Dan Grigsby noted that entrepreneurship was easier for a developer than perhaps it had ever been, because the sweet spot for team size was about 3. If you’re a really good programmer, all you need on the code side is one or two other really good programmers. This matches Pete McBreen’s point in Software Craftsmanship, that a smaller team of really good people will probably be better and more productive than a larger team. The trick that corporations don’t seem to have solved yet is finding that small great team in the first place.

Grigsby added that a more pragmatic test-driven approach to the developer’s dilemma of picking the winners among all the possible project ideas is to build a whole bunch of narrowly-focussed projects, send them out, measure them to within an inch of their lives, and quickly kill off the failing ones. For a similar amount of effort as honing one or two projects for a much longer period before sending them out, you’re left with a couple of projects that are less well developed but you already know they are successful.

Grigsby’s engaging talk continued into more explicitly market-focused directions, discussing finding hacks in the market for the disproportionate reward, suggesting that there are marketing techniques that match Ruby’s better-known programming claim to 10x better productivity, and that exploiting non-obvious relationships was among them.

Tobias Lütke spoke about memcached.

Yehuda Katz spoke about several neat projects, from Merb and DataMapper (coming to 1.0 this summer so almost no longer Edge-y) to sake (for system-wide rather than project-specific rake tasks), thor (scripting in Ruby), YARD (a neat-looking better Ruby documentation tool), and johnson (a ruby-javascript bridge).

Luke Francl spoke on testing being over-rated. He made clear that testing is great, it’s just that there are a lot of other things we need to do (code inspection, usability testing, manual testing), some of which will find different bugs and none of which will find all the bugs. As he pointed out, you can have the most complete set of unit tests imaginable, and it won’t tell you if your app sucks. Sitting and watching a user interacting with the app may be the only way of being sure of that. Francl also pointed out that in addition to writing code and writing tests, developers are good at criticizing the code of others, and the best measure of code quality may be not rcov stats but the number of WTFs per minute in a code review. And, as a side benefit, knowing that your code will be subject to a code review will probably make you tighten up your code in anticipation. (Francl’s paper was also notable for following the Presentation Zen advice of having clear uncluttered slides and a handout that was an efficient text summary of the presentation that bore no relation to the slides at all.)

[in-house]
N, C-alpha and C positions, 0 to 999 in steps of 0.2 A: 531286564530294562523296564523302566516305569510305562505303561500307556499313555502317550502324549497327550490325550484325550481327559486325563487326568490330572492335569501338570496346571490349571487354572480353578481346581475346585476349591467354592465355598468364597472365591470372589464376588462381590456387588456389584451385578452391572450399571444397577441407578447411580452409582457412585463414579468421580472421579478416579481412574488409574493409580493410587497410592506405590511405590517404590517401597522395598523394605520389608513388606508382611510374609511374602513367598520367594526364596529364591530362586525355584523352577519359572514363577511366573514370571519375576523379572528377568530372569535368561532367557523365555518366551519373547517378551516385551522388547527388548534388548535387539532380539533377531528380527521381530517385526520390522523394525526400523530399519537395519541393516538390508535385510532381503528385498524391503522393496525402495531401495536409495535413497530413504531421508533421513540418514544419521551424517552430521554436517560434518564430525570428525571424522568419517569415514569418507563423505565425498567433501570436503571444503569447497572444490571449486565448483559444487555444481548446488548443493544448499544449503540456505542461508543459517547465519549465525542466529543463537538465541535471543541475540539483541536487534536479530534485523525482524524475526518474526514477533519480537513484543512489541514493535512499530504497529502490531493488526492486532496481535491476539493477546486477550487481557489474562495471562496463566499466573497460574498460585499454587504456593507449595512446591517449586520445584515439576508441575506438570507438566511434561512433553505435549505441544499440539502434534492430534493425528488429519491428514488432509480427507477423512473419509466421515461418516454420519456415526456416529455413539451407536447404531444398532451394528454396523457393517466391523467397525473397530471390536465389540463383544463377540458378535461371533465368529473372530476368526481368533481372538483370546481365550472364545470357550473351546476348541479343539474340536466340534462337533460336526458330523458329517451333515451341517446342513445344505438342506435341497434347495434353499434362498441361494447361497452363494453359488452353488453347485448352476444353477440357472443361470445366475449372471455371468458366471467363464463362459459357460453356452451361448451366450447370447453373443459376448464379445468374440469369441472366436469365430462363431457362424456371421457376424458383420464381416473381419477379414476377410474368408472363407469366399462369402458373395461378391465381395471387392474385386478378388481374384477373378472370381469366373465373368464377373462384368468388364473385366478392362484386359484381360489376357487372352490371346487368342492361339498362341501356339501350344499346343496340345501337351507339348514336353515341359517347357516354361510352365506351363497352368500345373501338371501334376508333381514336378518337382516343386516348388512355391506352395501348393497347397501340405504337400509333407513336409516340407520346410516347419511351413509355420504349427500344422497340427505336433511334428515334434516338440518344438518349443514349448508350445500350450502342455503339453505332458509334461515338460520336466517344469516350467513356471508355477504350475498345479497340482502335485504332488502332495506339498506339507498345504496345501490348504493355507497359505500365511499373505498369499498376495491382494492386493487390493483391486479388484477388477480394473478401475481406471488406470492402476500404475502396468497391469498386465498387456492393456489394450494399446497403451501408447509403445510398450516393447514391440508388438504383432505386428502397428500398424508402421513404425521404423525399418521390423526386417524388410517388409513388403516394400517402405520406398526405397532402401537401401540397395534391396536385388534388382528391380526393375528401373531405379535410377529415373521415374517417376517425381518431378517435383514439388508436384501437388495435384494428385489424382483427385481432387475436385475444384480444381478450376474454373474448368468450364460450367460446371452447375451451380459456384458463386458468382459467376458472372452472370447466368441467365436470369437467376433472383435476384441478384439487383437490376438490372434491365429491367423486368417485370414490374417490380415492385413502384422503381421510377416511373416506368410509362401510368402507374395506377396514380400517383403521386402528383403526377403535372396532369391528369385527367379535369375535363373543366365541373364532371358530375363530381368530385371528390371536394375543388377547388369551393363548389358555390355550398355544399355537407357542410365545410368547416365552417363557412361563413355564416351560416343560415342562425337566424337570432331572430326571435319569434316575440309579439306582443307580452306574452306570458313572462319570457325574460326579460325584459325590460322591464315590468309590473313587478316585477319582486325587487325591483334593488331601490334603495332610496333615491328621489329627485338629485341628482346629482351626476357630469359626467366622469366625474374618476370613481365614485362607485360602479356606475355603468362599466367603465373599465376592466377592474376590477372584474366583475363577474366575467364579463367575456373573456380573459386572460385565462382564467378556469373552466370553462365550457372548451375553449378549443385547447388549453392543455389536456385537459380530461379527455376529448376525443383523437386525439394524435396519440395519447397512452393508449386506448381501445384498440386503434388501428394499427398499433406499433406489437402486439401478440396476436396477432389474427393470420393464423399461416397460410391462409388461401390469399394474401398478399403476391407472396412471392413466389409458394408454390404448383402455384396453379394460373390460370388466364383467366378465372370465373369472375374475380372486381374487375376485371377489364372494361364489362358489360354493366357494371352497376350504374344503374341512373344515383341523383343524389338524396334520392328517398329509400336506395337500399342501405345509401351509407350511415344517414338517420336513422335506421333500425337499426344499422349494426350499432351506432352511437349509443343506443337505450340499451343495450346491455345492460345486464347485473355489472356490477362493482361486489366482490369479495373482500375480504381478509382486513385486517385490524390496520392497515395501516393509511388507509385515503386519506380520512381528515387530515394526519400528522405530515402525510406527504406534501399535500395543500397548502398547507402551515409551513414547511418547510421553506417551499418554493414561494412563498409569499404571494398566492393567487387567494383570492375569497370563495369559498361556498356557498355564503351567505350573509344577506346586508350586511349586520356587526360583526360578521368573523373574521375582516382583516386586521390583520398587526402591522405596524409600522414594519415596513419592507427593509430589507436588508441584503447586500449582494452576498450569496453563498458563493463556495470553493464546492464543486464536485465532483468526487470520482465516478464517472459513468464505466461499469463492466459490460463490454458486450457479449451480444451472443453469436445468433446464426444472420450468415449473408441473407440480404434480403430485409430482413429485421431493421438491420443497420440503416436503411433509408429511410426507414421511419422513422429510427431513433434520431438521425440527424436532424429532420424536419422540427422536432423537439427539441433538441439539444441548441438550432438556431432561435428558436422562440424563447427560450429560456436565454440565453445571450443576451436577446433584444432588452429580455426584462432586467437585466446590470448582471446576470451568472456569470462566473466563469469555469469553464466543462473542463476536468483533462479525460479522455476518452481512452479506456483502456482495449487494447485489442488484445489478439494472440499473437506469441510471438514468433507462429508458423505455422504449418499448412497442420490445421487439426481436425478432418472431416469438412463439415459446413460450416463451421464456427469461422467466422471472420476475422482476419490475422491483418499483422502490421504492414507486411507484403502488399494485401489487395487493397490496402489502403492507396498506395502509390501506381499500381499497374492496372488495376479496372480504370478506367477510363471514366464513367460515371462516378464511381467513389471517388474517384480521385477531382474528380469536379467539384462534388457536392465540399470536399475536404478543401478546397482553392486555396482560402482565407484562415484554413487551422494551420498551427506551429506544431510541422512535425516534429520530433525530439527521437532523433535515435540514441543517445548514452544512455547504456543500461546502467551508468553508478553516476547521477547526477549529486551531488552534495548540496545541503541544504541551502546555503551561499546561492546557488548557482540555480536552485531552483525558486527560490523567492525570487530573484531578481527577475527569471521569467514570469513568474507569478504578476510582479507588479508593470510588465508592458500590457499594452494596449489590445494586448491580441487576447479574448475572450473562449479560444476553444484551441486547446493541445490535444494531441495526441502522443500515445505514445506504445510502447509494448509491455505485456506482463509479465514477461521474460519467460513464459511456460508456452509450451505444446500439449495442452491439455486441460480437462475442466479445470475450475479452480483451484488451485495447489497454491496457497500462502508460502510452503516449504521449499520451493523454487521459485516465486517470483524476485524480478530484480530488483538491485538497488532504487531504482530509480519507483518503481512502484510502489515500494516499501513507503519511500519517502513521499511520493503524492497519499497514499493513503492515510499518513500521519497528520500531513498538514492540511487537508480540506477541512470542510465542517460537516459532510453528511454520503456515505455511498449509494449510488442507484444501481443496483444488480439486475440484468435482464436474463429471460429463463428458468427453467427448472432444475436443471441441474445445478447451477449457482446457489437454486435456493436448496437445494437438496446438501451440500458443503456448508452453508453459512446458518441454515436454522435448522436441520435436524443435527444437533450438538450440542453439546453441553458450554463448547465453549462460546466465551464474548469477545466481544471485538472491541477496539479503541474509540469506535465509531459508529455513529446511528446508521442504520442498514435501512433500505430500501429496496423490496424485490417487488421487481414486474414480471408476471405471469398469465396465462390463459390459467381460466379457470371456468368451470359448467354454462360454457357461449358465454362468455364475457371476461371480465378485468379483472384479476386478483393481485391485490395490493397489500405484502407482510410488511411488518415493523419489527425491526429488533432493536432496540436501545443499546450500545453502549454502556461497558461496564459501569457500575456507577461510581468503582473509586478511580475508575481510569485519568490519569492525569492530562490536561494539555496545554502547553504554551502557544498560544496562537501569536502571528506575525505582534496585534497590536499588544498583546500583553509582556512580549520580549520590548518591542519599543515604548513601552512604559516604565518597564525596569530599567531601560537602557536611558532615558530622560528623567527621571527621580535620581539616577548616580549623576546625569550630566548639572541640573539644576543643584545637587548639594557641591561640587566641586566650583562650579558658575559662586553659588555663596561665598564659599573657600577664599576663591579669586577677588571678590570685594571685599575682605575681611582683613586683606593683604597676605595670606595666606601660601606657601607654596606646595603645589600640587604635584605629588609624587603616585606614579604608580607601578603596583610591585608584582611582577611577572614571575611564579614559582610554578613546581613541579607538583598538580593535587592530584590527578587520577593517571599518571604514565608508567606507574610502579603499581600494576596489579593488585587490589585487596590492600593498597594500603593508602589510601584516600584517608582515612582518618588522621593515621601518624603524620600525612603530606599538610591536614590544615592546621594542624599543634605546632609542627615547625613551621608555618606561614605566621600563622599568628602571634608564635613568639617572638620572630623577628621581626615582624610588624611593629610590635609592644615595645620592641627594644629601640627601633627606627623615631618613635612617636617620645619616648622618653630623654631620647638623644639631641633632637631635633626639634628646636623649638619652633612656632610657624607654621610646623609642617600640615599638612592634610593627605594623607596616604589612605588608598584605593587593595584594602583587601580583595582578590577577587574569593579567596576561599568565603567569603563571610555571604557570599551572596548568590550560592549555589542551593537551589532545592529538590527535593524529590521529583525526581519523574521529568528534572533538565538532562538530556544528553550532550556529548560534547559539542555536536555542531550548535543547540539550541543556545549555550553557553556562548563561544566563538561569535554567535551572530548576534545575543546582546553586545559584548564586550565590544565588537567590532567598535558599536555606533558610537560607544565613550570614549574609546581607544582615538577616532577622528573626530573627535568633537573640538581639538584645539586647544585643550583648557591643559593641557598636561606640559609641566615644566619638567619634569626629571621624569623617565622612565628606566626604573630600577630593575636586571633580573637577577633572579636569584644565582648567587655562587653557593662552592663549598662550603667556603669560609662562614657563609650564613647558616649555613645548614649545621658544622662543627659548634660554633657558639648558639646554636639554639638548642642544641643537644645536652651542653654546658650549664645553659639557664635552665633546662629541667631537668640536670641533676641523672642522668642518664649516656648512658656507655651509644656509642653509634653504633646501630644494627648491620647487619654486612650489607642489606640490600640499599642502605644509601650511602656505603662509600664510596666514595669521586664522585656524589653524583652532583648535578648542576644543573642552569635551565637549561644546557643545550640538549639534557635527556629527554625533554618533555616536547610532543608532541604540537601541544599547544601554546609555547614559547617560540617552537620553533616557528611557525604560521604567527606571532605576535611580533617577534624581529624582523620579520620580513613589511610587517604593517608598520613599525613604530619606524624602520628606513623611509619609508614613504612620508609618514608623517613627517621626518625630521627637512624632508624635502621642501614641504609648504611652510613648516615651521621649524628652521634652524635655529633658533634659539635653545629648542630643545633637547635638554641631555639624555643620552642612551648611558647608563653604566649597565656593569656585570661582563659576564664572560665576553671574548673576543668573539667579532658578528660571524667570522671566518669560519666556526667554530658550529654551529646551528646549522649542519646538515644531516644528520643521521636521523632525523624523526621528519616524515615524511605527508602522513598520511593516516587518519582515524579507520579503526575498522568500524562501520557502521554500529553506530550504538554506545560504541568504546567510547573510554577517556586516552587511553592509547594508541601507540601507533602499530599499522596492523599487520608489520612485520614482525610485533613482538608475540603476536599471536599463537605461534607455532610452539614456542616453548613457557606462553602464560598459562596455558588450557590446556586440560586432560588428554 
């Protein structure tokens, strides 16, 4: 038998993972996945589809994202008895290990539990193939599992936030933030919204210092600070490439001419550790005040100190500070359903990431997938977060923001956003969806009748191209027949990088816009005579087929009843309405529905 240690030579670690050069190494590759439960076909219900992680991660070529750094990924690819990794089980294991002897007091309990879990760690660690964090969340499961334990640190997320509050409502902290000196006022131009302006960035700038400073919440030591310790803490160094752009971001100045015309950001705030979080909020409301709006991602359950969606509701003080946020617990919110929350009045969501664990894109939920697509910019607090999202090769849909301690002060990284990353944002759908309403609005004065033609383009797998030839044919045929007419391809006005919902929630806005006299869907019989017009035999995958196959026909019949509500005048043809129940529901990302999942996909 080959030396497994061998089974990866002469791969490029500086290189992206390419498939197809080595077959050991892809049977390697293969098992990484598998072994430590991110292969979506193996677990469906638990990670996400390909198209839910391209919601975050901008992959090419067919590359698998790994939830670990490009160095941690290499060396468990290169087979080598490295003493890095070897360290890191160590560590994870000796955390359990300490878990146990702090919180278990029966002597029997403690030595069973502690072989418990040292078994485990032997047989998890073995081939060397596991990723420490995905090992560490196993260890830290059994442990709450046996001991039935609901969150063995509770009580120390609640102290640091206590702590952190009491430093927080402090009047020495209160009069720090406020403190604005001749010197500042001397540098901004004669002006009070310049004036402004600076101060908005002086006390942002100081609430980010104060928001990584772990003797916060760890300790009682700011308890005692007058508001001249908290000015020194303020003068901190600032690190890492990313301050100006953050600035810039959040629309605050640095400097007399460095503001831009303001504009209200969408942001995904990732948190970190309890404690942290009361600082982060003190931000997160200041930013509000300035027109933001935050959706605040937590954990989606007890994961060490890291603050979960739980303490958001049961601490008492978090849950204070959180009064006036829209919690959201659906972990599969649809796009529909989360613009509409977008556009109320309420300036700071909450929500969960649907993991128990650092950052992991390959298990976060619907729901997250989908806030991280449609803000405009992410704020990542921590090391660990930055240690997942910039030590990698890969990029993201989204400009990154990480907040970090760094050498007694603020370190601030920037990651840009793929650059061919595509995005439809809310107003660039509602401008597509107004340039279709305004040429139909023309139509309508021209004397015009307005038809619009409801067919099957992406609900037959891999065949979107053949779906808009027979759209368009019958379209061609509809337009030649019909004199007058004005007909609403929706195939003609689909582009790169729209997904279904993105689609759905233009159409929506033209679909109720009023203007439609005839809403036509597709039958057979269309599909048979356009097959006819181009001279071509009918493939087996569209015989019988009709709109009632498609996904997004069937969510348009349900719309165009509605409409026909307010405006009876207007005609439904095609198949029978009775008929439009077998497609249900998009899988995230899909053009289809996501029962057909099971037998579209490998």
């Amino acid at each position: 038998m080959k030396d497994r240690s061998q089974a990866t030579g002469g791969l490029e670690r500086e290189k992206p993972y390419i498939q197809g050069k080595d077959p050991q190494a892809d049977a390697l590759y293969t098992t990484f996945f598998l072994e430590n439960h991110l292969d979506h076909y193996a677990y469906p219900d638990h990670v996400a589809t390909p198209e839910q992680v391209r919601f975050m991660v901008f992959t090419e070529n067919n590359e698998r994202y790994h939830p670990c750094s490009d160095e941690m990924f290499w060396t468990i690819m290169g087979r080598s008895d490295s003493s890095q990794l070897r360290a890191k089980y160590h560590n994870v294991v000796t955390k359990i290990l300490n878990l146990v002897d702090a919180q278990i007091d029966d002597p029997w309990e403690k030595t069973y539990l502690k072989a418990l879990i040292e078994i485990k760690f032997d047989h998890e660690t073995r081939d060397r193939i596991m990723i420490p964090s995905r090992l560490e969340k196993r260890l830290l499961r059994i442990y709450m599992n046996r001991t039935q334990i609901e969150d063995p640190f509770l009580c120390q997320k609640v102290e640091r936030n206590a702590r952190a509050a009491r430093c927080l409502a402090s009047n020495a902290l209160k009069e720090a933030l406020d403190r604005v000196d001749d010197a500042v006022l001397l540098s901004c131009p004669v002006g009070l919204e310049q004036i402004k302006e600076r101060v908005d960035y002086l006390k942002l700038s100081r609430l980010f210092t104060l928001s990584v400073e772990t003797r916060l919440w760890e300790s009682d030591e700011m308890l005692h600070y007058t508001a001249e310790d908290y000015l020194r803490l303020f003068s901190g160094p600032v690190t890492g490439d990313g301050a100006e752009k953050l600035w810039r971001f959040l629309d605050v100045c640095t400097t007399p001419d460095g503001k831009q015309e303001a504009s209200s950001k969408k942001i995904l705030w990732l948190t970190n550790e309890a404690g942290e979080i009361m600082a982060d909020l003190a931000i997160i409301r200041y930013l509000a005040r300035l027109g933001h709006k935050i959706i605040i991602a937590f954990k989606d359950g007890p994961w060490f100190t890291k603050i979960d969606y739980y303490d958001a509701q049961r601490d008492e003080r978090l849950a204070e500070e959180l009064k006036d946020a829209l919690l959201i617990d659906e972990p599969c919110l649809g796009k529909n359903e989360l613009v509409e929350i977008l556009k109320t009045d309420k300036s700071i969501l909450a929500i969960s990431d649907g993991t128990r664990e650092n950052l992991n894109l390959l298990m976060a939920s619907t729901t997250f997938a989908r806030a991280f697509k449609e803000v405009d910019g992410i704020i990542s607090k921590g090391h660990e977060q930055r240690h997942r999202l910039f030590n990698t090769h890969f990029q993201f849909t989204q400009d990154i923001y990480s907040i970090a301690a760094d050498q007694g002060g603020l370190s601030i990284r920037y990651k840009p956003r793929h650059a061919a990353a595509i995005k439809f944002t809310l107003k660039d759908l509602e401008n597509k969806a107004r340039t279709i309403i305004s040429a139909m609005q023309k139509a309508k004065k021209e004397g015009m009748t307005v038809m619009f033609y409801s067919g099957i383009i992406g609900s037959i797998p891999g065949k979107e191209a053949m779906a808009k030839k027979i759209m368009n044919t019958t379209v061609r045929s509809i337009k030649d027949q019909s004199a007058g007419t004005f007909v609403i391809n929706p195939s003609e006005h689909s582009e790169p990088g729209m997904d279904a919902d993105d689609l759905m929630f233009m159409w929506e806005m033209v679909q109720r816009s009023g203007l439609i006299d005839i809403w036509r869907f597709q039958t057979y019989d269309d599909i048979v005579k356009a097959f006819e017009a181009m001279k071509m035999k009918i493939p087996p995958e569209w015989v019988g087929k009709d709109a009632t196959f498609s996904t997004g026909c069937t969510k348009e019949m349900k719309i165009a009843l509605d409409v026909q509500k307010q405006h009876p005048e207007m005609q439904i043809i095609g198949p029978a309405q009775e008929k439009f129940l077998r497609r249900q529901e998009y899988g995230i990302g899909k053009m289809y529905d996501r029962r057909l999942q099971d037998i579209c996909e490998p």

ETA from RubyConf 2014: see also Paul Gross’s Testing Isn’t Enough: Fighting Bugs with Hacks.

Nick Sieger spoke about Jazzers and Programmers. Go read his summary and savour the quotations (from a different field but still deeply appropriate) from great jazz musicians. “Learn the changes, then forget them” (Charlie Parker). Or the idea of The Real Book (the body of tunes that all jazz musicians learned and created a shared vocabulary that allowed musicians to play together on their first meeting) as the GoF for jazzers in the 70s.

Obie Fernandez spoke about marketing and practical details of contracts. Not only about accepting contracts but about rejecting them, noting that a key acceptance criterion should be if you’re going to want to show off the project when it’s done and keep it in your portfolio. Following on from patterns and The Real Book, he noted the importance when setting up a consultancy of defining projects and of having names for them, and of writing down your client criteria and acceptance criteria and keeping them constant. Noted Secrets of Power Negotiating, Predictably Irrational, and Seth Godin’s Purple Cow as books to check out.

Matt Todd spoke about the importance of just going ahead and making mistakes and learning from them. (Going back to one of Sieger’s quotations, as Ornette Coleman put it, “It was when I found out I could make mistakes I knew I was on to something.”)

Jeremy McAnally spoke of how we should resist the urge to make Rails do everything, even outside its comfort zone where it would be a lot simpler and more maintainable to, say, just write some Ruby code and hook it up to with Rack. How Rails is designed for database-backed web apps, and taking it outside of its 80% comfort zone, while perfectly possible, may not be the best solution, and if you find yourself in a place where the joy:pain ratio has flipped or where you find you’re writing more spaghetti code to fit the solution into Rails than you would be to write the solution on its own, it’s probably time to switch.